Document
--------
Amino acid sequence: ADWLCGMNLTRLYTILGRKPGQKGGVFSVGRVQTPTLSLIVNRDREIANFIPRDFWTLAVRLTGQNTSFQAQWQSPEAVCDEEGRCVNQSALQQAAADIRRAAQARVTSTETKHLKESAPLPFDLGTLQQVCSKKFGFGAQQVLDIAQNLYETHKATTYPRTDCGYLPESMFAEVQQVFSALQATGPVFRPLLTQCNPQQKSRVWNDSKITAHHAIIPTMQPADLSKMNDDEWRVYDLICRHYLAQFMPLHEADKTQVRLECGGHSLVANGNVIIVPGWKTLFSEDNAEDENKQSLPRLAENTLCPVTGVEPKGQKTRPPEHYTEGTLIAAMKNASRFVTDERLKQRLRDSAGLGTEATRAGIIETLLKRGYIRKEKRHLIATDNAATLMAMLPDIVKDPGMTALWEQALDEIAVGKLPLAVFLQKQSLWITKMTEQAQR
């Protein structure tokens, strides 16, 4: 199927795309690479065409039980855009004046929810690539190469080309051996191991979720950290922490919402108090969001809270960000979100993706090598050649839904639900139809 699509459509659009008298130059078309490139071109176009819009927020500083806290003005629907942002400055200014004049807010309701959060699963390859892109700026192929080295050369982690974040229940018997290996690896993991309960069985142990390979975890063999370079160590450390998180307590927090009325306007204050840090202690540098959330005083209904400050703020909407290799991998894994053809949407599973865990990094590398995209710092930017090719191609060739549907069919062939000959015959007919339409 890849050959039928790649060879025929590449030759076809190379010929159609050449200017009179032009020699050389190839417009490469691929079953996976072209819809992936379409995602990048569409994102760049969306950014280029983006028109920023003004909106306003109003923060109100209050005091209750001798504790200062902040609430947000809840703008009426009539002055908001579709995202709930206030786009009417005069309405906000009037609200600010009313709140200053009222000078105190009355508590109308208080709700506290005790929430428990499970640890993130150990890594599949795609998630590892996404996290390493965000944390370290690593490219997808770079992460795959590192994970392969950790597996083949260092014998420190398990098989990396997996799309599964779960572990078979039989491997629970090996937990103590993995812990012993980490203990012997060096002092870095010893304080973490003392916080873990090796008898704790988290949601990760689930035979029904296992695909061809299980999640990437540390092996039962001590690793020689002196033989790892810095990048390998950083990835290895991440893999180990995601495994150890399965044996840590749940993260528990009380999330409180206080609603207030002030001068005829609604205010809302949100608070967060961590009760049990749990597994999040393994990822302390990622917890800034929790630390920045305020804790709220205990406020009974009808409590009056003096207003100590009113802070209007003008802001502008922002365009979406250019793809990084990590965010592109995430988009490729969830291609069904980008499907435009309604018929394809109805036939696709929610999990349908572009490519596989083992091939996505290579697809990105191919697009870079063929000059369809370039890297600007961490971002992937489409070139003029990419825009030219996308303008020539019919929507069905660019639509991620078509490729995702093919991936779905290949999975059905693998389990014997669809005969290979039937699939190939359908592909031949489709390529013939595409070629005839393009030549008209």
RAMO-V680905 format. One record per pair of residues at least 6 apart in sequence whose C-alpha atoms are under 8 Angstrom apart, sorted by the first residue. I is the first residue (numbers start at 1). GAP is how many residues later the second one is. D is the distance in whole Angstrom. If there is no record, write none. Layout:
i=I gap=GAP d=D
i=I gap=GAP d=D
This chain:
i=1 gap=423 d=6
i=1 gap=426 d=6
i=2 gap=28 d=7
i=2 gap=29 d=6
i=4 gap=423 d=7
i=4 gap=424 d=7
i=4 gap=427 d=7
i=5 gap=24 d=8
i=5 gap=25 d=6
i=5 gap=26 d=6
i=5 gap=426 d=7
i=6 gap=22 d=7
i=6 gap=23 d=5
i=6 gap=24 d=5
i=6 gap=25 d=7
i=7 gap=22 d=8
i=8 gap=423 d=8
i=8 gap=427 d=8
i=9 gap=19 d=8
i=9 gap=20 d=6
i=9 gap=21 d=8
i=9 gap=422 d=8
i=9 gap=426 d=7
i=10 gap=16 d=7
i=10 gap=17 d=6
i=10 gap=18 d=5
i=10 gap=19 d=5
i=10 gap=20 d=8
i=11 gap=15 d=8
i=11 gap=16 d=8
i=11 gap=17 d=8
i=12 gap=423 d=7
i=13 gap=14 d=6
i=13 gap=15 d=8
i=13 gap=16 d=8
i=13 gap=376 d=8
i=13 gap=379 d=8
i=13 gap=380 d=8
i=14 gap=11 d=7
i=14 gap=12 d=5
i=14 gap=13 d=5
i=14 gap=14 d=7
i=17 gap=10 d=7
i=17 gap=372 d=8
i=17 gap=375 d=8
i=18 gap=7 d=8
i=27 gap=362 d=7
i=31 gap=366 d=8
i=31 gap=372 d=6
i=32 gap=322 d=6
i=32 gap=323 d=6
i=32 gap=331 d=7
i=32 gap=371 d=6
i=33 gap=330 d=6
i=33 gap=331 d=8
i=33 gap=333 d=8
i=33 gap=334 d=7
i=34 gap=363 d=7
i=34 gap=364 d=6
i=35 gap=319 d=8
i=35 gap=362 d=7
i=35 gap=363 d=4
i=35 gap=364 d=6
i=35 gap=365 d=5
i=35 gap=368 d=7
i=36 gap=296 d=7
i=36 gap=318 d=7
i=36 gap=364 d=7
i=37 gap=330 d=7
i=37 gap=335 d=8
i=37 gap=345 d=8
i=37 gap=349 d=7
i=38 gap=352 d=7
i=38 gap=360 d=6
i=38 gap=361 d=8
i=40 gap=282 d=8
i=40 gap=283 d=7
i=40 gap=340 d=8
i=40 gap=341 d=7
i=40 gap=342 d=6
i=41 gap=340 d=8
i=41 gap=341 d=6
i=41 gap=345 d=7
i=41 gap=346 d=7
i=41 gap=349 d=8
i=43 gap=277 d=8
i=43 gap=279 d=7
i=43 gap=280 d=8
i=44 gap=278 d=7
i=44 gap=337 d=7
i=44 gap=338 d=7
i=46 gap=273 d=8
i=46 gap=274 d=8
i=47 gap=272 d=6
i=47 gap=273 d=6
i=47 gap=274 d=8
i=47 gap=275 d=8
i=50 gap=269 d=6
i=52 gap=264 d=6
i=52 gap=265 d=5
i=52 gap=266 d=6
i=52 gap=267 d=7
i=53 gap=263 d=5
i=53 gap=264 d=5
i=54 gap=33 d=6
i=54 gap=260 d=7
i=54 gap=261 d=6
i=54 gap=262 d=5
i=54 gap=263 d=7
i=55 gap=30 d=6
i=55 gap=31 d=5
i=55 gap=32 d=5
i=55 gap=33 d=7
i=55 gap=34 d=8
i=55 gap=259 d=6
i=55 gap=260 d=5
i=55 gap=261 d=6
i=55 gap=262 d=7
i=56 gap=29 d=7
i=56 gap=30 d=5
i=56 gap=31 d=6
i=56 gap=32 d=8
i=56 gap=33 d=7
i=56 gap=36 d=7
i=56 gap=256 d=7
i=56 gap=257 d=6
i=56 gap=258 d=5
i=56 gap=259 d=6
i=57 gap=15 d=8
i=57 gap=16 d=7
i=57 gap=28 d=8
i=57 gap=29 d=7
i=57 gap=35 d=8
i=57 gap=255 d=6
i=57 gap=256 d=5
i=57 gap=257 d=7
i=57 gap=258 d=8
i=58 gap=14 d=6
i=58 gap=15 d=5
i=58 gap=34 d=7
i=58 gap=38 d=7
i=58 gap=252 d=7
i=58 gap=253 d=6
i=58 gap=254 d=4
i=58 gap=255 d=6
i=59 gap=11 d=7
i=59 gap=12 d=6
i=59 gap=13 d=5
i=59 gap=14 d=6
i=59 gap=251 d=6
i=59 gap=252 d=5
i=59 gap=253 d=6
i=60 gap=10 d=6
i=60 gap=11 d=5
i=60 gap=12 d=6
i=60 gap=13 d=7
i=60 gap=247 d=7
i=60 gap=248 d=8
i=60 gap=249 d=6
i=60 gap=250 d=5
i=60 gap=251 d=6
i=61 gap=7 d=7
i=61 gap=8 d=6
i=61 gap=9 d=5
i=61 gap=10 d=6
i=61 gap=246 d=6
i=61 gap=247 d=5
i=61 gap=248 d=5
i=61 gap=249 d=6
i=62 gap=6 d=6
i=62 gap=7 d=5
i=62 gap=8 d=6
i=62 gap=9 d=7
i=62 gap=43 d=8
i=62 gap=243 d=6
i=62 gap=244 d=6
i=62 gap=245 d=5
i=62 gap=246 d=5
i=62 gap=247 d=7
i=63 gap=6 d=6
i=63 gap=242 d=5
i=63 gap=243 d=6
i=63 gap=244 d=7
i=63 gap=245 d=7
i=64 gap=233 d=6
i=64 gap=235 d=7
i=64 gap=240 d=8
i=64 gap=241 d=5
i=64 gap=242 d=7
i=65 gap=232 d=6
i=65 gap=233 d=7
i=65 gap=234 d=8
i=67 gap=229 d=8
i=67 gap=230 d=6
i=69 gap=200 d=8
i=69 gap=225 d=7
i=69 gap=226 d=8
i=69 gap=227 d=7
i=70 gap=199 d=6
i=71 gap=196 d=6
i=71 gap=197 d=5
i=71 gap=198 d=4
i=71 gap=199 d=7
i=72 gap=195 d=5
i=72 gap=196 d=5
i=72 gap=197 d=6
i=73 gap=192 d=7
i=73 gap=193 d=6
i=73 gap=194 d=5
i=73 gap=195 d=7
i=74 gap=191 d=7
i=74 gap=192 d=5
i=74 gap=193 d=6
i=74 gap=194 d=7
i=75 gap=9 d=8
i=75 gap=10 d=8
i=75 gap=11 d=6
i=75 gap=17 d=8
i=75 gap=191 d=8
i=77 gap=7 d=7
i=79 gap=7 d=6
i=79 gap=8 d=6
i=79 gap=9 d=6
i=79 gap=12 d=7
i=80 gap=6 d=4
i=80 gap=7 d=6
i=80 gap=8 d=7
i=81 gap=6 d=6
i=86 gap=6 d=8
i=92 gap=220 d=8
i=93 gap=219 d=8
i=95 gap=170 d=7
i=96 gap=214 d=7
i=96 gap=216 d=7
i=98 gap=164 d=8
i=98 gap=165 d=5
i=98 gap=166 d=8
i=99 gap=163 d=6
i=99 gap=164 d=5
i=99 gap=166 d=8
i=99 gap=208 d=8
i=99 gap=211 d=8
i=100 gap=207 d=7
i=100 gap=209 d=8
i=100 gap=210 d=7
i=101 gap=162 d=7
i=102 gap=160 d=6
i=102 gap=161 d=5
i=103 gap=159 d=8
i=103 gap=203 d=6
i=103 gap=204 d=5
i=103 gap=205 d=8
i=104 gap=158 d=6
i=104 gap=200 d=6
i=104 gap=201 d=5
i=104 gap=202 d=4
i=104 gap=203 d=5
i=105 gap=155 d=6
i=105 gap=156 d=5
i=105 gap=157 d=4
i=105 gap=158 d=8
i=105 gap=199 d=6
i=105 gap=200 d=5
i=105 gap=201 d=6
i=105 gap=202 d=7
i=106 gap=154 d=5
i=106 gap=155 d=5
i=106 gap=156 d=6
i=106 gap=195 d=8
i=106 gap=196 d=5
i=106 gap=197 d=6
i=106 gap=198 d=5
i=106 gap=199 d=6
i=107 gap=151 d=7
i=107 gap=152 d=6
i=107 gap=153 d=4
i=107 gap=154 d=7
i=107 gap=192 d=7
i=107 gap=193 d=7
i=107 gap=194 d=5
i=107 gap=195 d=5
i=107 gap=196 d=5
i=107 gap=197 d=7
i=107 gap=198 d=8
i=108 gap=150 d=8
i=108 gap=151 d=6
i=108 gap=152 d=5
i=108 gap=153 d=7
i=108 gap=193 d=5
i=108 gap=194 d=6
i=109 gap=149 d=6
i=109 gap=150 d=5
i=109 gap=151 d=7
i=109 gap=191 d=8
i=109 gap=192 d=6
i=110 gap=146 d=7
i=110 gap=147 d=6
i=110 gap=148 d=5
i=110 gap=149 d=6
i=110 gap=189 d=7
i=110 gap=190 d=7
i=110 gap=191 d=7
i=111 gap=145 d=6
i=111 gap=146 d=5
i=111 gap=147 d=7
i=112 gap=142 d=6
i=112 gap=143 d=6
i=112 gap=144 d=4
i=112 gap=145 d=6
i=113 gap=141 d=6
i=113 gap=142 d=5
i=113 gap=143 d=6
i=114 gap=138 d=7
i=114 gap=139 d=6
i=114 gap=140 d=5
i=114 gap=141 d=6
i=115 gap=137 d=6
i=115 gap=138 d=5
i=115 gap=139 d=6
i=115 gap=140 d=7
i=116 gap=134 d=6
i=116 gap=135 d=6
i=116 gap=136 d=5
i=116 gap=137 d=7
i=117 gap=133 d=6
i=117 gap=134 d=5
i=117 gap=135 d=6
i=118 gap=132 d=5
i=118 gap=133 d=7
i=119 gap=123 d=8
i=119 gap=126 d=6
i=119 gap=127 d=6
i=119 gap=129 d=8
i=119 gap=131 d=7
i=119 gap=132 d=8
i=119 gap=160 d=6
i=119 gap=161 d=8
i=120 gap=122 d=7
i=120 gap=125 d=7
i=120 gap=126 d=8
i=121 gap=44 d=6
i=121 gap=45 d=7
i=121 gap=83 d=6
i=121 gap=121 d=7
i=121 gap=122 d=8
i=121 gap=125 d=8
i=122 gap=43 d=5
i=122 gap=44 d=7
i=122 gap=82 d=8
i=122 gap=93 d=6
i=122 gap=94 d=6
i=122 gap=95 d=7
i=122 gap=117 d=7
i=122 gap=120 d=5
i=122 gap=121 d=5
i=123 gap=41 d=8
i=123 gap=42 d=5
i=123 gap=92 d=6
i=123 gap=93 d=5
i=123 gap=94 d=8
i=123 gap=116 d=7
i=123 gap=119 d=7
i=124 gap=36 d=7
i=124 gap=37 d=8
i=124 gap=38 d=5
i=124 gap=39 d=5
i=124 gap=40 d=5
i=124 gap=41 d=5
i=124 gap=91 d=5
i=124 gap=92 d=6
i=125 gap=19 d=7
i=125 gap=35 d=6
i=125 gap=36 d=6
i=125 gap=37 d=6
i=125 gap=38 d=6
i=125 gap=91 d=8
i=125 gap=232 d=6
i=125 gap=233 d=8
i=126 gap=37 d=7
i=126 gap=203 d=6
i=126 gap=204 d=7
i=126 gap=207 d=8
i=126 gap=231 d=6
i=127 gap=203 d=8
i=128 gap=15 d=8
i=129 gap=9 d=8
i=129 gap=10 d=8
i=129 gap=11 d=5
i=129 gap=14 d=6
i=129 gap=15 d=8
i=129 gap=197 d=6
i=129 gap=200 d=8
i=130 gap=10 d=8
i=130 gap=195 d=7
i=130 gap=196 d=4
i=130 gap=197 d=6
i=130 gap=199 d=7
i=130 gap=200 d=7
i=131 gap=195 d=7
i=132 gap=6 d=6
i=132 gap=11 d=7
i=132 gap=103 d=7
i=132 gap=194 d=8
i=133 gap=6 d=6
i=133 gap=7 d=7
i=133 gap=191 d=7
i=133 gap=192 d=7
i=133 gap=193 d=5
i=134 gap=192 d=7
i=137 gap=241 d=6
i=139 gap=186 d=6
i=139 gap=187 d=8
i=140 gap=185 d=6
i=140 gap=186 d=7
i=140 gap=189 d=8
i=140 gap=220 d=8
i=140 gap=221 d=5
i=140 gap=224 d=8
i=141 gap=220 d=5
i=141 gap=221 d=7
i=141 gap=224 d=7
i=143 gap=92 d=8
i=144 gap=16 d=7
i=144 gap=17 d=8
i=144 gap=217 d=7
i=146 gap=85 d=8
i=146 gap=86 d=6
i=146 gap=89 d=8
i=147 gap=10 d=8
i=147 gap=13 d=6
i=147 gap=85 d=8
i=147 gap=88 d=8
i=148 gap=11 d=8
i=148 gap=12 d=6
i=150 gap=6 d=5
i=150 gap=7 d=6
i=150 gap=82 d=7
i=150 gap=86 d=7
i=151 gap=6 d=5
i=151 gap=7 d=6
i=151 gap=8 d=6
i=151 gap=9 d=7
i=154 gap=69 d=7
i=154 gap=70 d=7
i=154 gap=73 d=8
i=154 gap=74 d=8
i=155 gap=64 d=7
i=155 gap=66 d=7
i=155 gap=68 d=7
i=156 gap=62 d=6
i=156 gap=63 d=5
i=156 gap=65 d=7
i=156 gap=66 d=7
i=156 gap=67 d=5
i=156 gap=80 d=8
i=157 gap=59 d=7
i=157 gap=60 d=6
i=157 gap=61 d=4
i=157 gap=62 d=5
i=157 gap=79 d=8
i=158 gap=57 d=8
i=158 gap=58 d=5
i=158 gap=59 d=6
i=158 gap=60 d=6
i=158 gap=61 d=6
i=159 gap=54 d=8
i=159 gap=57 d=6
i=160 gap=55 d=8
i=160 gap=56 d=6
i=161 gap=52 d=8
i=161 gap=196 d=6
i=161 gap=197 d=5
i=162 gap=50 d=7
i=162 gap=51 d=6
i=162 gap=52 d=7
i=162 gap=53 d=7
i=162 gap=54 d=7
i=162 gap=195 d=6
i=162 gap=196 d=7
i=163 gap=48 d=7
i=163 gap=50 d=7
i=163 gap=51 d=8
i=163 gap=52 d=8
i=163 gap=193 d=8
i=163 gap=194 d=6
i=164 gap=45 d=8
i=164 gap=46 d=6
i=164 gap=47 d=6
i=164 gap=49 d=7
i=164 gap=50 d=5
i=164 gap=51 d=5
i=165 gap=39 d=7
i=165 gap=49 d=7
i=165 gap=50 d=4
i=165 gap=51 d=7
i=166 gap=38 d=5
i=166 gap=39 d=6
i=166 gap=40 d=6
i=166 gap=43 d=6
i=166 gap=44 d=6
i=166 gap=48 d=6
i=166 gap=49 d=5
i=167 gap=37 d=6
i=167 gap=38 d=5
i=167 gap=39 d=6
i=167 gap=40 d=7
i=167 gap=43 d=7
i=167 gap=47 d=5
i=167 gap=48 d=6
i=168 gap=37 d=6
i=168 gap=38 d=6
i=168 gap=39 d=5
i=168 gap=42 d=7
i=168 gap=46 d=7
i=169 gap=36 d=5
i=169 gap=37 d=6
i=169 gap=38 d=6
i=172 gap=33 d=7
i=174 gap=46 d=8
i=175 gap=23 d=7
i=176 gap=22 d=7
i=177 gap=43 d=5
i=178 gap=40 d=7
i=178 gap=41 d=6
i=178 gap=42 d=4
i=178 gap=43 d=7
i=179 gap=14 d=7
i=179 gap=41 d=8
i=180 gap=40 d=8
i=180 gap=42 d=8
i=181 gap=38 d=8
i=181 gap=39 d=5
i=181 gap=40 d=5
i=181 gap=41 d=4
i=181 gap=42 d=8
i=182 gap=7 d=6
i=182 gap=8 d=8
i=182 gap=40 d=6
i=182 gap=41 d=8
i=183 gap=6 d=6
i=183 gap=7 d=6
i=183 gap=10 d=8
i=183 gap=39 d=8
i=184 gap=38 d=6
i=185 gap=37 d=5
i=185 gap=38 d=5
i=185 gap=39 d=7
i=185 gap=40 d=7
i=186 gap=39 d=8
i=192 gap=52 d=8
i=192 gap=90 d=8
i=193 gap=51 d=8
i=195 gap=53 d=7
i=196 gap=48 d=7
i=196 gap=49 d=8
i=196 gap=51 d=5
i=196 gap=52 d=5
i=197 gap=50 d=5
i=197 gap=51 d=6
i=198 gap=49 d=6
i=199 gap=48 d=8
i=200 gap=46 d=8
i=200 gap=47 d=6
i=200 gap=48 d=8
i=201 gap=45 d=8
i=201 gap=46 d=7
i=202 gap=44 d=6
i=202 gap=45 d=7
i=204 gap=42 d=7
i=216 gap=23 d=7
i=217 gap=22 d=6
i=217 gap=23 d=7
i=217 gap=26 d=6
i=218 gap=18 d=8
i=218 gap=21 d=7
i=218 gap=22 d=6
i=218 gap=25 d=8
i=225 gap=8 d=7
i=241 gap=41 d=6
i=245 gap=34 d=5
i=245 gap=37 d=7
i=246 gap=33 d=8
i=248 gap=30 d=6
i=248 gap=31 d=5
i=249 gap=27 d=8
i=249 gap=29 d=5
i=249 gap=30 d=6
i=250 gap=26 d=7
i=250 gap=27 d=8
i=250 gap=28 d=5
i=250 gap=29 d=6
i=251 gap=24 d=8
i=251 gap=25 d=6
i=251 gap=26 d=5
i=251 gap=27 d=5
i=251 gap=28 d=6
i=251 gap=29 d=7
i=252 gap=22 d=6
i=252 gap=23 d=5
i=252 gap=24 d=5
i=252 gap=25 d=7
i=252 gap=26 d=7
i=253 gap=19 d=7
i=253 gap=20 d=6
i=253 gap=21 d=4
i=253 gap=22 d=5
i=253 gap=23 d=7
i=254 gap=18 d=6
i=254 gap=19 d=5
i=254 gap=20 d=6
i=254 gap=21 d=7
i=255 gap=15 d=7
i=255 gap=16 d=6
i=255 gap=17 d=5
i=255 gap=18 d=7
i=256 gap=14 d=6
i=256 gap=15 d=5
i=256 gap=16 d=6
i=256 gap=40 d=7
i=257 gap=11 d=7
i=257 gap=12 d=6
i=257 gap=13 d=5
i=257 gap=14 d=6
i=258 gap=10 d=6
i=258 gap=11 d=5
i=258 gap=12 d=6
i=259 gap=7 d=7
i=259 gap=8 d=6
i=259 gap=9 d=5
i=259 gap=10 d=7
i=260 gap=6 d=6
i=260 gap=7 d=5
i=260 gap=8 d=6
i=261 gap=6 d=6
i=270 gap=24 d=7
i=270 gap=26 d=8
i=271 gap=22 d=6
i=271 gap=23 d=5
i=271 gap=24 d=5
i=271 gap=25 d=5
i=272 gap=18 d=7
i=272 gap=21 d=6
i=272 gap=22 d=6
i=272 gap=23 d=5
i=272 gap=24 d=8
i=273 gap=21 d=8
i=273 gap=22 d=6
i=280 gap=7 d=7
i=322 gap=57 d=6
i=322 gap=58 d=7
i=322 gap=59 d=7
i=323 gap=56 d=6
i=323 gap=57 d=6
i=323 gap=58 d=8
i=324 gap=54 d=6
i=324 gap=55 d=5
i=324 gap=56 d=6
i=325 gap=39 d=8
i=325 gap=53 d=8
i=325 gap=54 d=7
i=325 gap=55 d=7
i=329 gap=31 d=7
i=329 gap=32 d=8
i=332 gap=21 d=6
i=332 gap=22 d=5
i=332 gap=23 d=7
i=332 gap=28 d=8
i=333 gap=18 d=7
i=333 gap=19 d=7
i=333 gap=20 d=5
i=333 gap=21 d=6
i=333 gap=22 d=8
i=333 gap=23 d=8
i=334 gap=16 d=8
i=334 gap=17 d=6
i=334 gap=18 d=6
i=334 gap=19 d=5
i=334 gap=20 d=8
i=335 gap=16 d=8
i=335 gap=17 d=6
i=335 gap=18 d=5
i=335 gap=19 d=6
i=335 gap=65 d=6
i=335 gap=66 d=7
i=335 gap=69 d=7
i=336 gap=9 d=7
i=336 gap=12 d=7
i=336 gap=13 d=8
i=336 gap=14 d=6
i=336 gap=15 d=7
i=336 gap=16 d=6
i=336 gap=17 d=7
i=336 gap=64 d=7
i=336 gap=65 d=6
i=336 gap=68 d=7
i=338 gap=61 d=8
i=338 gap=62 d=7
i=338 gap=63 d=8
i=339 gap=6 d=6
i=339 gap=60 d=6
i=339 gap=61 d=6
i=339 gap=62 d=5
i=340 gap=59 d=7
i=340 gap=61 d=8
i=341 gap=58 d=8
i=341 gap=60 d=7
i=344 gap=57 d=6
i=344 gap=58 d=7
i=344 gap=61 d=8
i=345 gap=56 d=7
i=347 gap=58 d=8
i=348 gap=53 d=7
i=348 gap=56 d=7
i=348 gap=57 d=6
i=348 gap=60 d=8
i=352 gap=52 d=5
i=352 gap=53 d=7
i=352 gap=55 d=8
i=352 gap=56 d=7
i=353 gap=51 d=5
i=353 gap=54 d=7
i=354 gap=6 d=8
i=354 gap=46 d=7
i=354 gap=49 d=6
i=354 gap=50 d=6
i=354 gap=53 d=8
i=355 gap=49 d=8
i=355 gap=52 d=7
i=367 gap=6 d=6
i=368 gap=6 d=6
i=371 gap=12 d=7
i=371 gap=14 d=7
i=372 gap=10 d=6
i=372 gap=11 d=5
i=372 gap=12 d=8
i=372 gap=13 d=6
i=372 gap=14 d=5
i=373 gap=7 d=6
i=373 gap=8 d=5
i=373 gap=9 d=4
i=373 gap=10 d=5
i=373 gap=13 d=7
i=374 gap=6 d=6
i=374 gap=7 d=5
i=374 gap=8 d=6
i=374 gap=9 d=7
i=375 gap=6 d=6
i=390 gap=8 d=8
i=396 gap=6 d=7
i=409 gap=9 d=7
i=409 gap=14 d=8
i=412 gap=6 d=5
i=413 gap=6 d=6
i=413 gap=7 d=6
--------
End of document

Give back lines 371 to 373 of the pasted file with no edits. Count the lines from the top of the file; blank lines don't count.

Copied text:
i=124 gap=38 d=5
i=124 gap=39 d=5
i=124 gap=40 d=5